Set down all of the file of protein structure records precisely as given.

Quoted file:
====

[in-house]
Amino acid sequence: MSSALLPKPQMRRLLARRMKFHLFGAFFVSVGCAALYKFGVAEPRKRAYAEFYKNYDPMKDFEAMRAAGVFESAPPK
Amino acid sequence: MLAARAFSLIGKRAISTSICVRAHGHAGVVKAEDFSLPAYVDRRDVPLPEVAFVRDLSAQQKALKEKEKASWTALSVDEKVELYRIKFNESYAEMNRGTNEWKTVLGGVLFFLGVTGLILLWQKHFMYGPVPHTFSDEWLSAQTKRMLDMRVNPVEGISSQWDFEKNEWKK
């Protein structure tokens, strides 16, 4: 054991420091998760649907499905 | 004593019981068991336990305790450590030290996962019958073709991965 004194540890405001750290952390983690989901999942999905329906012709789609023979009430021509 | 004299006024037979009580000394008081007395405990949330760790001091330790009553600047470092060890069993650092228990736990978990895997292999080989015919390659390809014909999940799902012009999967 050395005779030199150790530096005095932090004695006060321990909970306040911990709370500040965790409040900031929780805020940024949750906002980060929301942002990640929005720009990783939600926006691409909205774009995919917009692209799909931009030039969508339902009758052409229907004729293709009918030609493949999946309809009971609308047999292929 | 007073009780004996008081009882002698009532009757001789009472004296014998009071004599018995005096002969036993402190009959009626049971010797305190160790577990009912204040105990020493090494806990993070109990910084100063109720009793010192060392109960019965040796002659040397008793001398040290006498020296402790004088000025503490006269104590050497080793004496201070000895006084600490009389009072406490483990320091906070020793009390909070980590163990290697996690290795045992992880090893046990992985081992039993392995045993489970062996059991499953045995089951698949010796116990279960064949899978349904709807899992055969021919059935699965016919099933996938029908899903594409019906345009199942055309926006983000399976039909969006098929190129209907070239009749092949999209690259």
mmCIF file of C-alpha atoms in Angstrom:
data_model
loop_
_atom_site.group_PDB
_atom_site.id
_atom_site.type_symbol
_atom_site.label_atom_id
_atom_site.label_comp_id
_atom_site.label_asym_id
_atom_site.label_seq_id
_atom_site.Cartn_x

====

[in-house]
Amino acid sequence: MSSALLPKPQMRRLLARRMKFHLFGAFFVSVGCAALYKFGVAEPRKRAYAEFYKNYDPMKDFEAMRAAGVFESAPPK
Amino acid sequence: MLAARAFSLIGKRAISTSICVRAHGHAGVVKAEDFSLPAYVDRRDVPLPEVAFVRDLSAQQKALKEKEKASWTALSVDEKVELYRIKFNESYAEMNRGTNEWKTVLGGVLFFLGVTGLILLWQKHFMYGPVPHTFSDEWLSAQTKRMLDMRVNPVEGISSQWDFEKNEWKK
């Protein structure tokens, strides 16, 4: 054991420091998760649907499905 | 004593019981068991336990305790450590030290996962019958073709991965 004194540890405001750290952390983690989901999942999905329906012709789609023979009430021509 | 004299006024037979009580000394008081007395405990949330760790001091330790009553600047470092060890069993650092228990736990978990895997292999080989015919390659390809014909999940799902012009999967 050395005779030199150790530096005095932090004695006060321990909970306040911990709370500040965790409040900031929780805020940024949750906002980060929301942002990640929005720009990783939600926006691409909205774009995919917009692209799909931009030039969508339902009758052409229907004729293709009918030609493949999946309809009971609308047999292929 | 007073009780004996008081009882002698009532009757001789009472004296014998009071004599018995005096002969036993402190009959009626049971010797305190160790577990009912204040105990020493090494806990993070109990910084100063109720009793010192060392109960019965040796002659040397008793001398040290006498020296402790004088000025503490006269104590050497080793004496201070000895006084600490009389009072406490483990320091906070020793009390909070980590163990290697996690290795045992992880090893046990992985081992039993392995045993489970062996059991499953045995089951698949010796116990279960064949899978349904709807899992055969021919059935699965016919099933996938029908899903594409019906345009199942055309926006983000399976039909969006098929190129209907070239009749092949999209690259």
mmCIF file of C-alpha atoms in Angstrom:
data_model
loop_
_atom_site.group_PDB
_atom_site.id
_atom_site.type_symbol
_atom_site.label_atom_id
_atom_site.label_comp_id
_atom_site.label_asym_id
_atom_site.label_seq_id
_atom_site.Cartn_x